I have a 2002 Polaris XC 800 SP with a single pipe, high flow intake, (2) flow-rites in the dash, boost bottle, & clutching all of which is SLP. Their products are as advertised. My problem is I’m on my third piston/jug set in three years. It keeps burning down the PTO side while cruising 45-55 mph in temps in the mid to high 20s. Main jets are 620, clip position # 4 from the top.
I’ve checked timing (mechanical & timing light), crank phase, exhaust valves are updated & clean, Amsoil Interceptor oil, 92 or better octane, & all carb component part numbers have been verified. I realize the main jets are extreme for +10 to +40 degrees but I’m reaching for insurance at this point. Also have checked TPS (4.0 at WOT), air leaks (starting fluid), carb cleanliness, spark plug number and gap is correct.
The damage is always on the exhaust side of the piston and the jug is wiped out instantly. I’ve done the visual checks on the plugs at various rpm ranges & they’re almost black throughout. Snow conditions were good & water temps were fine & I monitor that constantly while cross checking readings with my brother’s same machine. I’m at the end of my tow rope with this jewel and you’re probably it’s last hope of not becoming a very expensive mailbox. Thanks for your help & keep making other mags bird cage liners.
OK, so the engine is going down on the PTO cylinder when running in the midrange. It sounds like it is detonating in this area. Detonation can be caused by several things; poor fuel quality, advanced ignition timing, poor or improper fuel delivery or an air leak in the intake tract are the most common.
Now, you mention running a larger main jet (620) for some extra insurance (recommend jetting is a 540 main at 10-40 degrees F). Problem is, increasing the main jet size does very little for the throttle range you’re seizing up at. The larger main jet will overload the engine with fuel when running 3/4 to full throttle. When you back off on the throttle and start cruising, the engine will be overloaded with fuel for a while until it dissipates and runs clean in the leaner jetted midrange area.
Ideally, to add some insurance, put a .020 needle shim washer under the needle e-clip in the number 4 position. This will put the needle in the effective #4.5 position, and this will increase the fuel delivery from 1/8 throttle to 3/4 throttle. Exactly where you are cruising and having seizure problems. You should also drop the main jets back to something closer to what is recommend to make the sled perform well. At a 620 main jet, the sled will be slow because it is always overloaded with fuel when you’re at 3/4 to full throttle.
But before we recommend that you just add fuel to the midrange, you need to verify that everything is correct in that engine. It sounds like you’ve checked the ignition timing both with a timing light as well as with a dial indicator and everything shows correct. If so, and if you are running the proper CDI box for this model, timing should be a non-issue. If you are running the wrong CDI that has high timing in the midrange, it could cause this problem and either changing to the proper CDI or adding some fuel in the midrange via the needle shim should correct it. Running in the regular-fuel switch mode may help as well. This would reduce the timing to provide more engine protection, but the negative to running in the regular switch mode would be a little less horsepower.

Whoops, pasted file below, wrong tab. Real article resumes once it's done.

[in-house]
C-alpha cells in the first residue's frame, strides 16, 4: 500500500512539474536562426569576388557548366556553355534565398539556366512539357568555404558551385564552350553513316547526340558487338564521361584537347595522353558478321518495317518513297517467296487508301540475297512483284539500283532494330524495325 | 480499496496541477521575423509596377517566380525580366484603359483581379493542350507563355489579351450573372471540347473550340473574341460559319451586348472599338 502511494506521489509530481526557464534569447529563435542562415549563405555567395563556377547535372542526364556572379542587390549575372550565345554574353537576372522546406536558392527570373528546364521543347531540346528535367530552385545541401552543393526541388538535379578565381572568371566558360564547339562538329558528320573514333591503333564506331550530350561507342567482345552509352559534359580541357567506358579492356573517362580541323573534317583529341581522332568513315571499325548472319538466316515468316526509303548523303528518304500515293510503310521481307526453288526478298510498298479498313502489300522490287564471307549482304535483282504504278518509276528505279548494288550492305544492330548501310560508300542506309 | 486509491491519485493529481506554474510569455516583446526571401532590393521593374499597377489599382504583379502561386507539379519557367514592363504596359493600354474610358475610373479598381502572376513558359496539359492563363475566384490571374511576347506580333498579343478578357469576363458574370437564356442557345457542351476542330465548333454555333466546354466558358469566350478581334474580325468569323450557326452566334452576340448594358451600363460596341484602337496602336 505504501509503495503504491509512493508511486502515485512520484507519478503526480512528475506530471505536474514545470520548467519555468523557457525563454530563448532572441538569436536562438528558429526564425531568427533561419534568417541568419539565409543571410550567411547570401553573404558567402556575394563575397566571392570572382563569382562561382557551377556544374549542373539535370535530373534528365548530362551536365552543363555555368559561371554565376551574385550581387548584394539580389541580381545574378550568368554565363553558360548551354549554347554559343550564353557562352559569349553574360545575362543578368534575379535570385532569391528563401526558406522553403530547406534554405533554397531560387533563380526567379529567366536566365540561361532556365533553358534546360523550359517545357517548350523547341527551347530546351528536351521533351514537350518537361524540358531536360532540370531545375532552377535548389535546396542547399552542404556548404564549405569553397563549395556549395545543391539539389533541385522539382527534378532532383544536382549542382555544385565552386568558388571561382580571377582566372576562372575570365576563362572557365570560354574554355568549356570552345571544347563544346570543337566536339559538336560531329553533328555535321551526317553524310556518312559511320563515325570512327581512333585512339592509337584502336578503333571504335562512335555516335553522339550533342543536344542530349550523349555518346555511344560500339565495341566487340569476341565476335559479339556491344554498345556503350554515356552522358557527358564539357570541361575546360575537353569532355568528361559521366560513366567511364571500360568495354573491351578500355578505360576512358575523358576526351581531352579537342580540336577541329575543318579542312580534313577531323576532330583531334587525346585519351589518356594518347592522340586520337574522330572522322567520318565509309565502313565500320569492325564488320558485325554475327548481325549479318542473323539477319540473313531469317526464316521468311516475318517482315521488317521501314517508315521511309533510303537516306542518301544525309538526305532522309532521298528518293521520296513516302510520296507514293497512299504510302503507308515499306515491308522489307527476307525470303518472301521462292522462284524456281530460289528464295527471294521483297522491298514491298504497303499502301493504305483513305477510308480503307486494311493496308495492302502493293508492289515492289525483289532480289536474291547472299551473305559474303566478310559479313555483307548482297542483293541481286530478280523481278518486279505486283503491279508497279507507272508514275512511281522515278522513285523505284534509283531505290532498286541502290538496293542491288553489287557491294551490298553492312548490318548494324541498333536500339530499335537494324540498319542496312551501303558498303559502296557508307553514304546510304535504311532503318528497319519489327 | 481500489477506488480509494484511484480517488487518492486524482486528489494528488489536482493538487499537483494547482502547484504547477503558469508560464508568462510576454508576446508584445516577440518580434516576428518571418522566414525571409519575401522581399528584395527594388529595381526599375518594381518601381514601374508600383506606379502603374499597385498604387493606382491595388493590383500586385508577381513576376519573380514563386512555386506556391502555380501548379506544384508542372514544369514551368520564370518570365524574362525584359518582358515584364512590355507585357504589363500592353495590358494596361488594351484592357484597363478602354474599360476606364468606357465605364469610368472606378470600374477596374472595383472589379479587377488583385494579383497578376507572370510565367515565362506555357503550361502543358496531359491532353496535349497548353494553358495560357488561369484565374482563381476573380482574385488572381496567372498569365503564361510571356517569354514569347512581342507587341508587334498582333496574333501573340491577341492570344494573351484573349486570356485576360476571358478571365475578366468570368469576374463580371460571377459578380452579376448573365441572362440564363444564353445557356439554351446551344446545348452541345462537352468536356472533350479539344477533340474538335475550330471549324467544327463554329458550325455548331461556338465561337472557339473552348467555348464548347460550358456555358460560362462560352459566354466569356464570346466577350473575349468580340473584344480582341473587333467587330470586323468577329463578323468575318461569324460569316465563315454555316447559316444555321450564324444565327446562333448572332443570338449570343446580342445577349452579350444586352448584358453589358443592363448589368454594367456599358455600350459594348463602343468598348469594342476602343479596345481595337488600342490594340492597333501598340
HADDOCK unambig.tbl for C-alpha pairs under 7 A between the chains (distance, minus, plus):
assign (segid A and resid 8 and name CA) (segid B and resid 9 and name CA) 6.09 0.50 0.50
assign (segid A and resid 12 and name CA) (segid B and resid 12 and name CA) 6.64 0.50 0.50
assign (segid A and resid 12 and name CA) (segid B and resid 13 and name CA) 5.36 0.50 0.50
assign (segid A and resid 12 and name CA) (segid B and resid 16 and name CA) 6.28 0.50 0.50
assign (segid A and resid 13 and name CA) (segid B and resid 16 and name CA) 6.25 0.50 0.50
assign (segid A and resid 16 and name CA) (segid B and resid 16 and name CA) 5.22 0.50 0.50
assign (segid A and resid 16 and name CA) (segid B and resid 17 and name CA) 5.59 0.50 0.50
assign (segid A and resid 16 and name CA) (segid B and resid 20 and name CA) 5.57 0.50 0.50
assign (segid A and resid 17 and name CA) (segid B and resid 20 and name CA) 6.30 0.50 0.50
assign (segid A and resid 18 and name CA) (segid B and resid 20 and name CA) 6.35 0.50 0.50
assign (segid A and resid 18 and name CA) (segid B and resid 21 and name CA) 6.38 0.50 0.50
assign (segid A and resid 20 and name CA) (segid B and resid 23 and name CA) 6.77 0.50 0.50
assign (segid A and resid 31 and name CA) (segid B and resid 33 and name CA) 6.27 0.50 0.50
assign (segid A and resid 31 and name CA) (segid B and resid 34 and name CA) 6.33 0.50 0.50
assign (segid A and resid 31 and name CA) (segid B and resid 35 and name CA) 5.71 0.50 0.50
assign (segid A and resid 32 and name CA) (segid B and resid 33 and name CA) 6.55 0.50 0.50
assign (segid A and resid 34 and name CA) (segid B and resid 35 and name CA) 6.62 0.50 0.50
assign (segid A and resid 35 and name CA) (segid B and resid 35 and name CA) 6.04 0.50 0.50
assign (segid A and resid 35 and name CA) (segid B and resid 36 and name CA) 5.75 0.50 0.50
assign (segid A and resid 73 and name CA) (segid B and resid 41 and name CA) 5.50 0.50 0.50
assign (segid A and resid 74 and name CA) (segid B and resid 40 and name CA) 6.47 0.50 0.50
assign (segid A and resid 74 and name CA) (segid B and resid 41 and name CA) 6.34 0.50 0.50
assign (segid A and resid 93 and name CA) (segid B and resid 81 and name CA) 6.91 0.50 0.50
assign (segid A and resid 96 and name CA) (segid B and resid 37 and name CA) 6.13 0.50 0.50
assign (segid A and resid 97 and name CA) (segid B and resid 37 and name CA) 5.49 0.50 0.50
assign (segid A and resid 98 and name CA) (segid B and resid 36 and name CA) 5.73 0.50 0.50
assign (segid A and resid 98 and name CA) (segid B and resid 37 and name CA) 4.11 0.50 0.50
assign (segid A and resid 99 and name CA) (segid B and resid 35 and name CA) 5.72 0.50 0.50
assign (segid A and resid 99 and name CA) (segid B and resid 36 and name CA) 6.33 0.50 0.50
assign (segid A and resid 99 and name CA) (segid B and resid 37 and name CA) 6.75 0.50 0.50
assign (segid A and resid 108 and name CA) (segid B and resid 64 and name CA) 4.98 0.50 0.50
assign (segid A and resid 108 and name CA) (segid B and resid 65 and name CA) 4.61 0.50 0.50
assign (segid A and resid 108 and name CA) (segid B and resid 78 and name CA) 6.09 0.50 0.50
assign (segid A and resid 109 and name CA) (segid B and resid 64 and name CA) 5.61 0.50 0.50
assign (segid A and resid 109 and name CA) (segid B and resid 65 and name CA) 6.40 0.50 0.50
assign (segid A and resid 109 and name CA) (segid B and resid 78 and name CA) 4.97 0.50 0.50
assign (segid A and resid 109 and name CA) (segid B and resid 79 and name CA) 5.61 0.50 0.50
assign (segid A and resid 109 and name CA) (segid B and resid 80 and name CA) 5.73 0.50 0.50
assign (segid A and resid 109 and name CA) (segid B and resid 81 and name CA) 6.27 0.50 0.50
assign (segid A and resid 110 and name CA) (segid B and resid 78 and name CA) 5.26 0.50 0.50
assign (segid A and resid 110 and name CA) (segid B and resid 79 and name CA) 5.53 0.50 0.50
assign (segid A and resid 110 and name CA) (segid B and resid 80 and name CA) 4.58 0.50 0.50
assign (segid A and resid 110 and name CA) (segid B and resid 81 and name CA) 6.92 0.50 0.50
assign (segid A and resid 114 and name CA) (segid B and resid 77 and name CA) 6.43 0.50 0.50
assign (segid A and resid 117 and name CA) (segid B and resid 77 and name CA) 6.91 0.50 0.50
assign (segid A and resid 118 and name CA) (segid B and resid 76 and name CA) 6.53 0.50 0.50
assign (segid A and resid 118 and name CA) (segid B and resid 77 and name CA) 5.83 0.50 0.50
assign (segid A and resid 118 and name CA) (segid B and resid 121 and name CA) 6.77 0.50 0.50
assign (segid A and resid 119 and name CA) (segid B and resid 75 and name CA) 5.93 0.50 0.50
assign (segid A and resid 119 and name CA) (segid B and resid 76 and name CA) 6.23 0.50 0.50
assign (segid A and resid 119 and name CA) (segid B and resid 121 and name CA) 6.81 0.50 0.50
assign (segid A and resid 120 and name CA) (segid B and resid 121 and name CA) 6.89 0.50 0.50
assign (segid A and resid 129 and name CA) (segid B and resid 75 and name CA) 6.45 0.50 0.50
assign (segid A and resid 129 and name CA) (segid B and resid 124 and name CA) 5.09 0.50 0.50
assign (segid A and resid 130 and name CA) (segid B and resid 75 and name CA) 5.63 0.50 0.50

Next, you need to make sure the fuel is at least 91 octane non-oxygenated, ideally purchased from high traffic fuel stops to insure it has not lost any octane from sitting in the tank for an extended period of time. If you are buying his fuel in the middle of nowhere, it would be wise to either add some octane booster (NOS racing formula works well) or run in the regular switch mode. If the only fuel available is oxygenated fuel, you should consider dropping the e-clips (raising the needles) to the #5 position (oxygenated fuel runs leaner and requires larger jets) and, then the main jets should be increased by 2 sizes (580 mains).
As far as fuel delivery goes, disassemble the carbs and make sure there is nothing lodged in one of the orifices. The PTO side carb is the one that needs to be cleaned. Make sure to take the needle and seat and the main jet out, inspect and with compressed air blow through those orifices. If something such as a piece of fuel line or other debris was sitting above the needle and seat, it could block fuel flow into the carburetor. This would cause an intermittent lean condition that would be tough to troubleshoot (we have actually run into this type of problem before). Next, the carb and fuel tank vent lines need to be inspected to insure they are venting properly. A pinched or kinked carb vent line would cause this condition as well. A fuel tank vent line kink or blockage could also cause this problem, but it would be less intermittent than what you’re seeing. Also, a fuel tank pickup that was plugged with debris could cause this problem, but it would be a more remote possibility as well.
Finally, air leaks in the intake tract after the carburetor could cause this problem. You state you’ve checked the engine for an air leak with starting fluid and one did not show up. That’s good, we know that for now, there are no leaks. Did you make sure to check it with the engine at full operating temperature? Sometimes air leaks will not show up until the engine reaches its operating temperature. Also, if the base nuts came loose, it could have developed an air leak that you did not know about. The only one who would have known was the guy who disassembled the engine after it went down. In any event, you should be using the metal base gaskets rather than the paper ones. I believe that all 800s built after 2003 had this metal base gasket.
I hope this helps. The needle shim position should take care of the problem unless it is caused by something wrong in the fuel delivery system or an air leak.